Bringing color to the color blind - KPLC 7 News, Lake Charles, Louisiana

Bringing color to the color blind

15-year-old Nick LaCour tests out the new EnChroma glasses for people with color deficiencies.  (Source: KPLC) 15-year-old Nick LaCour tests out the new EnChroma glasses for people with color deficiencies. (Source: KPLC)

People with color deficiencies, typically labeled "color blind," now have access to a world of vibrant color.  It's thanks to new high-tech optics from EnChroma, now available for consumers.

15-year-old Nick LaCour of Iowa never knew what he was missing, until putting on these lenses for the first time.

"It made a total difference," he said.

The EnChroma enhance color perception in 80 percent of those with red-green color vision deficiencies, something optometrist, Rick McGuirt with 20/20 Vision Clinic in Lake Charles says can affect one in 12 men.

"They either get in trouble in the green hues or they get in a little bit of trouble with the red hues," said Dr. McGuirt.

If all you have ever known is life without a big contrast in colors, you might not know how significant your color deficiency is.  A simple color blindness test through EnChroma can be the first step in identifying where you fall on that spectrum.>

Dr. McGuirt has a more specific test and process to diagnose color deficiencies.  He says this condition does not always become evident until later in life.  That was the case for David McCain.

"I've noticed I don't see the contrast as well in recent years," he said.

McCain tried on the EnChroma lenses and said it was like selecting the "color enhancement" tool in PhotoShop.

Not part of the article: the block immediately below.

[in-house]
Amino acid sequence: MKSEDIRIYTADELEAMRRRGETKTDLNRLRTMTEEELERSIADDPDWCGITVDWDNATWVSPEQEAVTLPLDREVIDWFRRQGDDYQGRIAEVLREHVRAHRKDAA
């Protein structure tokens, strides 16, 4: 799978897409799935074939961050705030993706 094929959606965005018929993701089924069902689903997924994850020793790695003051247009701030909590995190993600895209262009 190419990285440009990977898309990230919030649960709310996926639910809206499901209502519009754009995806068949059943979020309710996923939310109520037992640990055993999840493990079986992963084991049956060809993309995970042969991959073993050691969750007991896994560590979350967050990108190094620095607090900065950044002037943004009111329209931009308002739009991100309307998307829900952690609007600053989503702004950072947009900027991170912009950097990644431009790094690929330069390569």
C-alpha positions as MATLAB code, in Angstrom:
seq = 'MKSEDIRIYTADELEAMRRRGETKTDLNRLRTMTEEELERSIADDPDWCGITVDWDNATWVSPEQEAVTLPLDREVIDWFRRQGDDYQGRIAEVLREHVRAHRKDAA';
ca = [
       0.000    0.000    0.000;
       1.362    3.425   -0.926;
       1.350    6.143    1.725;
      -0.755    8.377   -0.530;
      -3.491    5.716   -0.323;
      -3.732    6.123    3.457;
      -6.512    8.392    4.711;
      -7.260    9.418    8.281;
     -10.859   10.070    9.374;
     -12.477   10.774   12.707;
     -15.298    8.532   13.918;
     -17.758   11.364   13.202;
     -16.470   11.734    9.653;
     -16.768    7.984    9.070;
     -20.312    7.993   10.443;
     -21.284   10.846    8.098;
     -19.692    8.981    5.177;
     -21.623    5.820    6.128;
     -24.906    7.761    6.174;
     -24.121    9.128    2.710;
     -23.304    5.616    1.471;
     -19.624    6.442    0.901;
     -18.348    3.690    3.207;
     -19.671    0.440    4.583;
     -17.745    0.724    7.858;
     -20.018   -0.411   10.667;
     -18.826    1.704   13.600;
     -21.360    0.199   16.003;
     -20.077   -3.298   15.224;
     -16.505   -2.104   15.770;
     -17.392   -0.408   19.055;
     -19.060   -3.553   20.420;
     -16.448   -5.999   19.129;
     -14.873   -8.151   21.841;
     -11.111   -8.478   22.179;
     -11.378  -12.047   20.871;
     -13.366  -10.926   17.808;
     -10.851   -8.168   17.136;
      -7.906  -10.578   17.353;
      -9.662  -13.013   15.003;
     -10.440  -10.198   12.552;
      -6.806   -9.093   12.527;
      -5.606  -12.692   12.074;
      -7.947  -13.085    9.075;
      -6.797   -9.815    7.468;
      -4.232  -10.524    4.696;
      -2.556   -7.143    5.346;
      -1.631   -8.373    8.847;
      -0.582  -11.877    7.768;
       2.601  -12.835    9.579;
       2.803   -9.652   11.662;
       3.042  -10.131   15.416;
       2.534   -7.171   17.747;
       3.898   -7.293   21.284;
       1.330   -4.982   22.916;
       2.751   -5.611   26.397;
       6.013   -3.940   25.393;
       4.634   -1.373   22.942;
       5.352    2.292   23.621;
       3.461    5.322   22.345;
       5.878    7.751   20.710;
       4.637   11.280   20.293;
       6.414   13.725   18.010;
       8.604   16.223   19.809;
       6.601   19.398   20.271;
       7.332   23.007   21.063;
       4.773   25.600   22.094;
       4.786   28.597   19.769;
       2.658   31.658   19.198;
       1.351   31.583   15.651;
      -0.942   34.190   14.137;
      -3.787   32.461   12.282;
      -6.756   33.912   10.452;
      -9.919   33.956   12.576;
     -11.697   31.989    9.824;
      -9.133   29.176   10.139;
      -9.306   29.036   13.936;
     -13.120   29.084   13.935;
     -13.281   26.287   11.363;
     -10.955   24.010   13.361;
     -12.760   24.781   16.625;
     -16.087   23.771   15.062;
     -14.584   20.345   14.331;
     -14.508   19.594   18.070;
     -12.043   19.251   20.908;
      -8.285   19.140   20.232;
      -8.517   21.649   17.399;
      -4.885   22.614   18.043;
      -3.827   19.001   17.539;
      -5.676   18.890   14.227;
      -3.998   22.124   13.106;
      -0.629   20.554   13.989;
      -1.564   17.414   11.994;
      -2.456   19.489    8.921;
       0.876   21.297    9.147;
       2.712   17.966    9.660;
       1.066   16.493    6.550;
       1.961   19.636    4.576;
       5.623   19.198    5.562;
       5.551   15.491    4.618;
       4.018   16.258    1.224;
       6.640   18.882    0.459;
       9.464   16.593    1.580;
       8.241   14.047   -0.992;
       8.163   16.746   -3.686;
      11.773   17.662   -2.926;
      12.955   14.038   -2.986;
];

"It's not a difference in focus," said McCain.  "It's a difference in contrast and colors.  It makes the world seem a little sharper, a grayer world seem a little more colorful."

Dr. McGuirt says the EnChroma lens works by filtering out specific colors.

"They figured out how to let the red and green pass through and they filter what's in between," he said.  "So it makes a bigger difference in the red and green.  It gives people more color, more contours, more pop."

That "pop" is not just a chance to see things with more beauty, for soon-to-be teen driver, LaCour, he says it is an issue of safety with something as basic as a stoplight.

"It was pretty much the same, the yellow and green," said LaCour.  "Then when I looked at it with the glasses, it was really a big difference and I could see them."

Both LaCour and McCain plan to make these lenses part of their every day eyewear, brightening up their worlds.

Insurance does not cover the cost of the EnChroma lens.  Prices for the basic pair start at about $300 and go up if you want prescription lenses or designer frames.

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